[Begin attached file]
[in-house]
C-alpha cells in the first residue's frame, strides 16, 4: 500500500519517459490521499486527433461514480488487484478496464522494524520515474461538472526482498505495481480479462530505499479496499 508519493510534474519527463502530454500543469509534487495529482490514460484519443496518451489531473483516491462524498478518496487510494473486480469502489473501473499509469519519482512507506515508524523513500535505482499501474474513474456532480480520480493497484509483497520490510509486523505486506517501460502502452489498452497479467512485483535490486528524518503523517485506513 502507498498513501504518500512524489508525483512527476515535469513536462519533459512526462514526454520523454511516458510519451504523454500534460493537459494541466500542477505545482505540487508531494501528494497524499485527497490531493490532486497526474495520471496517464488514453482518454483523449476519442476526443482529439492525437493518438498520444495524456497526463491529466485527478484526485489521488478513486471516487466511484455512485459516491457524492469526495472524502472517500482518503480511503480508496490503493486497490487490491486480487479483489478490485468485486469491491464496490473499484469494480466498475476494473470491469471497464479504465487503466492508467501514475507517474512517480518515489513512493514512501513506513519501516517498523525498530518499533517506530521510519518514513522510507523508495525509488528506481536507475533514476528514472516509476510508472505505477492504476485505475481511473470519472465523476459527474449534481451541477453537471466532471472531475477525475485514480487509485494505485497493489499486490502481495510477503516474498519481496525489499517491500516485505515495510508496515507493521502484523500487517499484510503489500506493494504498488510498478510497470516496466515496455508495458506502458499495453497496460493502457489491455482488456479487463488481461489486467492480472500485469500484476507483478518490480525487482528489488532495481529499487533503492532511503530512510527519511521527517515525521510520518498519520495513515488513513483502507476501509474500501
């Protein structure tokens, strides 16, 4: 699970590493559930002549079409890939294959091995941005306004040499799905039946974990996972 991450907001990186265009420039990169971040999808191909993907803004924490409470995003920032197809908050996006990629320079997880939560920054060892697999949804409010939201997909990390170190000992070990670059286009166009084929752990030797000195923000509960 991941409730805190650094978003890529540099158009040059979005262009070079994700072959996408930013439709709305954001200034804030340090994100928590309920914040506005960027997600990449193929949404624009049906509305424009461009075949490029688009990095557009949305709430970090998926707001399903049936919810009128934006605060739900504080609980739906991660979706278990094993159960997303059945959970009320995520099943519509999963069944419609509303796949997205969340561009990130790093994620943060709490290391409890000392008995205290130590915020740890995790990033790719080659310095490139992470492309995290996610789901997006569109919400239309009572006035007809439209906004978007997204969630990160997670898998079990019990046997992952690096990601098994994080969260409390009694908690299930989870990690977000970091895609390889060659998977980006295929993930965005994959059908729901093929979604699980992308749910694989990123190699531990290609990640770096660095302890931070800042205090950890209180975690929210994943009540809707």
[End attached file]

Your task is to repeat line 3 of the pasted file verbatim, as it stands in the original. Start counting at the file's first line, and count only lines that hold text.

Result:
């Protein structure tokens, strides 16, 4: 699970590493559930002549079409890939294959091995941005306004040499799905039946974990996972 991450907001990186265009420039990169971040999808191909993907803004924490409470995003920032197809908050996006990629320079997880939560920054060892697999949804409010939201997909990390170190000992070990670059286009166009084929752990030797000195923000509960 991941409730805190650094978003890529540099158009040059979005262009070079994700072959996408930013439709709305954001200034804030340090994100928590309920914040506005960027997600990449193929949404624009049906509305424009461009075949490029688009990095557009949305709430970090998926707001399903049936919810009128934006605060739900504080609980739906991660979706278990094993159960997303059945959970009320995520099943519509999963069944419609509303796949997205969340561009990130790093994620943060709490290391409890000392008995205290130590915020740890995790990033790719080659310095490139992470492309995290996610789901997006569109919400239309009572006035007809439209906004978007997204969630990160997670898998079990019990046997992952690096990601098994994080969260409390009694908690299930989870990690977000970091895609390889060659998977980006295929993930965005994959059908729901093929979604699980992308749910694989990123190699531990290609990640770096660095302890931070800042205090950890209180975690929210994943009540809707």